Few countries can talk about fast population growth as the one experienced by Trinidad and Tobago: in 1777 its population was less than 1,400 and by 1789, the population of the island reached 15,000.
While this fact leads to serious problems within the immediate economy, the purveyance and the environment, it is also true that the varied origin of its inhabitants, their different customs and traditions gave rise to a culture shock at first, but to a strong cultural enrichment through time. This enrichment has been noted particularly in music, the dominant art in Trinidad, with their different traditions, festivals, carnivals and even unique and indigenous instruments like the steelpan.
The global contribution of Trinidad and Tobago to the world of music is recognized internationally and very important, and it is due to its inhabitants diversity of origin and the capacity of recognizing the interesting points in another’s culture.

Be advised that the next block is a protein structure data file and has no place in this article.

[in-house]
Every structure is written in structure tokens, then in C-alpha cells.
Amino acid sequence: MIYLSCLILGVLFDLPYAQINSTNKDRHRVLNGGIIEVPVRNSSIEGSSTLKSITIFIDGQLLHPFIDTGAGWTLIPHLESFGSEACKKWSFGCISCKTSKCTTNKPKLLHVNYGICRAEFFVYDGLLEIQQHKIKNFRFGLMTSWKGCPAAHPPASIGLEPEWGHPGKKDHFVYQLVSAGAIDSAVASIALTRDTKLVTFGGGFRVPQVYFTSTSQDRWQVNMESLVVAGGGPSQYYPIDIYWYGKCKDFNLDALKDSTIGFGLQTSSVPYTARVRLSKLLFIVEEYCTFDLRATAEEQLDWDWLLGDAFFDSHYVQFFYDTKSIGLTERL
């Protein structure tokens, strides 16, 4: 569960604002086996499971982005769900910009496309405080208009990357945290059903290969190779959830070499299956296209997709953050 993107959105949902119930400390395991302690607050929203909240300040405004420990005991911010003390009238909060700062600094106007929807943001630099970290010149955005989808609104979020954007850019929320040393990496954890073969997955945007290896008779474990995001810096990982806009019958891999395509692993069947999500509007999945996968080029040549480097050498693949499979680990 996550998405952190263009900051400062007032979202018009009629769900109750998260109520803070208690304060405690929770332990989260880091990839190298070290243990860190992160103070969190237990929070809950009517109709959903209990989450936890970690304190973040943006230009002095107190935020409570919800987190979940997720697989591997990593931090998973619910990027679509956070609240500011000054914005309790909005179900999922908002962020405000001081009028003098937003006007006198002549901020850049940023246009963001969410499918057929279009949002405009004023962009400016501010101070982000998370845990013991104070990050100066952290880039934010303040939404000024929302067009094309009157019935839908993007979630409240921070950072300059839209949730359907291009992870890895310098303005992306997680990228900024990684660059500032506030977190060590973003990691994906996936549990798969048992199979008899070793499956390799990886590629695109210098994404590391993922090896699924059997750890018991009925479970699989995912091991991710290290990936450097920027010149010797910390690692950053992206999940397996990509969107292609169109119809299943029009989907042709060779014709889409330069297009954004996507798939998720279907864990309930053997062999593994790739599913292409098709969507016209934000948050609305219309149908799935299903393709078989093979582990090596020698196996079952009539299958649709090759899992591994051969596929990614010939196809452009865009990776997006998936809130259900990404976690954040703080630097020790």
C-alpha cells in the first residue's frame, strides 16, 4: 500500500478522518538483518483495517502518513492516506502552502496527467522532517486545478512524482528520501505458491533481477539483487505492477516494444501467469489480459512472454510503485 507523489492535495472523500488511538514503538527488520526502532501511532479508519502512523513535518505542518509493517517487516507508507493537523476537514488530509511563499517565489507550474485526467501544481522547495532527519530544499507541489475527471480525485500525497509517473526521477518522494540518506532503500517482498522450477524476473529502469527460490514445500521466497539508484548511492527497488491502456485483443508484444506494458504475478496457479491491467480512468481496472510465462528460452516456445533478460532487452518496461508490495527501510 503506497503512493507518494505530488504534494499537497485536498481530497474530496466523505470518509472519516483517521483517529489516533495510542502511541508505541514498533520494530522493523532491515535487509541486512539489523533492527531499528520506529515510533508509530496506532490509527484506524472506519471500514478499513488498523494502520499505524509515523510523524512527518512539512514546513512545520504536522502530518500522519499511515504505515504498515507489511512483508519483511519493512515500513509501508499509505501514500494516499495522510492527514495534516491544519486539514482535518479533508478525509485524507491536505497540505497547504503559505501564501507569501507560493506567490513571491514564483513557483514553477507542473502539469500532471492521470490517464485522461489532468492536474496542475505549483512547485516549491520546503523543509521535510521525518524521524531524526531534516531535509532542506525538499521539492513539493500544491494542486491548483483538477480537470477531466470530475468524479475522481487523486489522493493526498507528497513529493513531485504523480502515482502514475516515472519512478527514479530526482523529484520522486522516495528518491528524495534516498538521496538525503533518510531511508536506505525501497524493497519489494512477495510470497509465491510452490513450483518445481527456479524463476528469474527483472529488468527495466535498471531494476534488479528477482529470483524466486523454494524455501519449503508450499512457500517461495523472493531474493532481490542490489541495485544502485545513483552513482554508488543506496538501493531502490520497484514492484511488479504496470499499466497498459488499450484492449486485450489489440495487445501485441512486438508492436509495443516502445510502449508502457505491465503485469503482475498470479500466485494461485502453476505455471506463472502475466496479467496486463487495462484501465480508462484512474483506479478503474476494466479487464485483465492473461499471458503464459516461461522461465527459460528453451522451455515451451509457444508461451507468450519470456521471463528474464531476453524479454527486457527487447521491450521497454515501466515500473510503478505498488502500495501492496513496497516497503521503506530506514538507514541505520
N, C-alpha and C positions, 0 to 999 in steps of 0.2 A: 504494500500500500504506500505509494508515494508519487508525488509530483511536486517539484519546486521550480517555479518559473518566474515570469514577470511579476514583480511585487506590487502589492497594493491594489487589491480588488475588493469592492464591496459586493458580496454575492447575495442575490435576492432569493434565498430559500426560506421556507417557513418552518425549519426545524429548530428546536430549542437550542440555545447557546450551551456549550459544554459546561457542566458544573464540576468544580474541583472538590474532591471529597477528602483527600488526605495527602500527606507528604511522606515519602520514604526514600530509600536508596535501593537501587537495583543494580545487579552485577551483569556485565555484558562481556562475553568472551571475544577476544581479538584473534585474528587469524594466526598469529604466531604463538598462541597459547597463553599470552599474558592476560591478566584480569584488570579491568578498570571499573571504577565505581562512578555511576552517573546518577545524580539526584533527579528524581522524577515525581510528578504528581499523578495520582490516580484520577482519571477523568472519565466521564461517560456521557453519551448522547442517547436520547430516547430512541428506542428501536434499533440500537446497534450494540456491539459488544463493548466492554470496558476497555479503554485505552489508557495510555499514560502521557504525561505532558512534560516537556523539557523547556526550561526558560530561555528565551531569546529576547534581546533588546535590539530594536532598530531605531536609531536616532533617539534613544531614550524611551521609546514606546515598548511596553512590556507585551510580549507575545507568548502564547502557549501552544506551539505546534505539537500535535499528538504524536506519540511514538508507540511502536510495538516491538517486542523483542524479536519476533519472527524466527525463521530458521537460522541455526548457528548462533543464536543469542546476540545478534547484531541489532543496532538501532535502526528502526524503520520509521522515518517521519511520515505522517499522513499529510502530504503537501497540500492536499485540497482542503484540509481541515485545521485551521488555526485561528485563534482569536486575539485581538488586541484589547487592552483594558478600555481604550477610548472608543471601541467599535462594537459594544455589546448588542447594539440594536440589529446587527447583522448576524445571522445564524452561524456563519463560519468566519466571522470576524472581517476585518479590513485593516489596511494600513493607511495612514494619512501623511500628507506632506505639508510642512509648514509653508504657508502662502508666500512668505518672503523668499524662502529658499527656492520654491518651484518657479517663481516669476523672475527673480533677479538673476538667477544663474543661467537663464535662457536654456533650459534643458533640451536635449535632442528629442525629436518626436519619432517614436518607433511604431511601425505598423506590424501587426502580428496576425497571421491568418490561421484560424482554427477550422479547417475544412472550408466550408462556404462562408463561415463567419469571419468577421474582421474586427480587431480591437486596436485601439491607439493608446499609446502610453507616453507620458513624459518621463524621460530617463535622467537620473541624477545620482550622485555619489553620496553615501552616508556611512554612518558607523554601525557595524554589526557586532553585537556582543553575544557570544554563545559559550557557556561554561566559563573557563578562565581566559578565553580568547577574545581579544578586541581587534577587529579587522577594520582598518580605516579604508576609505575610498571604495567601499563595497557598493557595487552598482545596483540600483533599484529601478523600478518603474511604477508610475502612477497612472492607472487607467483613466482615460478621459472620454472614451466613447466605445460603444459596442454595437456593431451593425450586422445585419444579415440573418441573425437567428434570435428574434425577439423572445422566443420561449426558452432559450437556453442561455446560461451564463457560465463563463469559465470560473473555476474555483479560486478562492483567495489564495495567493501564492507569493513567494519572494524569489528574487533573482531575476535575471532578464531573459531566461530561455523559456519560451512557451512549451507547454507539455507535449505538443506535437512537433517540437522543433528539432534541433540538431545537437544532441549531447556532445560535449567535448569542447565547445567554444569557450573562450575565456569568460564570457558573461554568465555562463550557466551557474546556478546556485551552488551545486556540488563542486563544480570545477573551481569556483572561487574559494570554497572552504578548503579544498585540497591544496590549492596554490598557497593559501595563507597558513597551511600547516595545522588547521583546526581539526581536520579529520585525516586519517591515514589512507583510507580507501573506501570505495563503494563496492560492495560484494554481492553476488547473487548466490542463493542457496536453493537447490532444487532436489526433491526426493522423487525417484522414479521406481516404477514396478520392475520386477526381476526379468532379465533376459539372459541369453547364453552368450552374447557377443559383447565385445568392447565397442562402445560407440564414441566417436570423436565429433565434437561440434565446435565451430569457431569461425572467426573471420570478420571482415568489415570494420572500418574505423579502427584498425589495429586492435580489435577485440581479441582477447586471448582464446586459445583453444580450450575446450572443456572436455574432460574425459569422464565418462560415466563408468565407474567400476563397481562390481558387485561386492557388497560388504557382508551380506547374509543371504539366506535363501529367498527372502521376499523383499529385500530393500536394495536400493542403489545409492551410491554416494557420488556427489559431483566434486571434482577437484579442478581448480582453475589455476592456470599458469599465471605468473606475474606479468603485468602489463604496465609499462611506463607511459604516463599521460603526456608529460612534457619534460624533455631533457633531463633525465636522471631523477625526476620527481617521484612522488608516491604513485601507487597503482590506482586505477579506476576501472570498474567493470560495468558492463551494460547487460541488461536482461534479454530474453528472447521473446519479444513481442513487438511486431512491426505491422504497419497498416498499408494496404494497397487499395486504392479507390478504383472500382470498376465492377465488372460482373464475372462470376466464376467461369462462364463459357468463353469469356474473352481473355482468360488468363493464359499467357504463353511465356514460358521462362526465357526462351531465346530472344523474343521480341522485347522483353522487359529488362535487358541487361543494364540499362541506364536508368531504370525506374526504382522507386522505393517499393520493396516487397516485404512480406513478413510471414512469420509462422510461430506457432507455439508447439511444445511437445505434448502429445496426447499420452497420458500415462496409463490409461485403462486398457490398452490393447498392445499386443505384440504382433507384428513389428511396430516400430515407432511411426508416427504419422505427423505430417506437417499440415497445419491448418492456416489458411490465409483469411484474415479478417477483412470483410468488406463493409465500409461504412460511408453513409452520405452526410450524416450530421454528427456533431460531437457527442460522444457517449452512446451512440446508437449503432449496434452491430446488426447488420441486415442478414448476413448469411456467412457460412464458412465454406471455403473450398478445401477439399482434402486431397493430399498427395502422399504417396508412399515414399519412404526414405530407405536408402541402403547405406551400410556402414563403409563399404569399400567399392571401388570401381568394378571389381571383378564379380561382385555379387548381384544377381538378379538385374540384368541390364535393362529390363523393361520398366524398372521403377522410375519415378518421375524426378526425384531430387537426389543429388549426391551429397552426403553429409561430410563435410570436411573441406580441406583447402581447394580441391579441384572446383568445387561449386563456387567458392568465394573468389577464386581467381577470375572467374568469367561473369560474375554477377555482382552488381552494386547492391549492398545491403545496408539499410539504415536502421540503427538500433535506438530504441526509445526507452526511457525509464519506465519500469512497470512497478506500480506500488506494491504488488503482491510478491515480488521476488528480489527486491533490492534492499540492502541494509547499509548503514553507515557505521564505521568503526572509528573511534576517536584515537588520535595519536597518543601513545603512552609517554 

Several factors contributed to this rapid population growth: the distribution of a decree by the Spaniards, owners of the island until 1797, created for those who wanted to go to the island to sow and harvest and that would free the settlers from taxes for the first ten years. Also the French Revolution of 1789 had a strong impact on the exodus that took place into the island, resulting in the migration of Martinican Creole planters and their French slaves who would be established in Trinidad to create an economy based on agriculture, specifically sugar and cocoa plantations.
The famous, elaborated, traditional and very amusing carnivals of Trinidad and Tobago
Diverse cultures found themselves in one place in the Caribbean, away from their land but always with the country of origin in the heart and the will to keep the patriotic traditions and perpetuate them through the generations. One of these traditions is the carnival the French brought with them. And although workers and slaves also celebrated it, it was forbidden for them to participate in the same party as the masters and white Europeans; so they formed their own carnival called “Canboulay” which is the precursor of the Carnival currently being held in Trinidad and Tobago, an institution that has had an important impact on the cultural and tourist development of the island.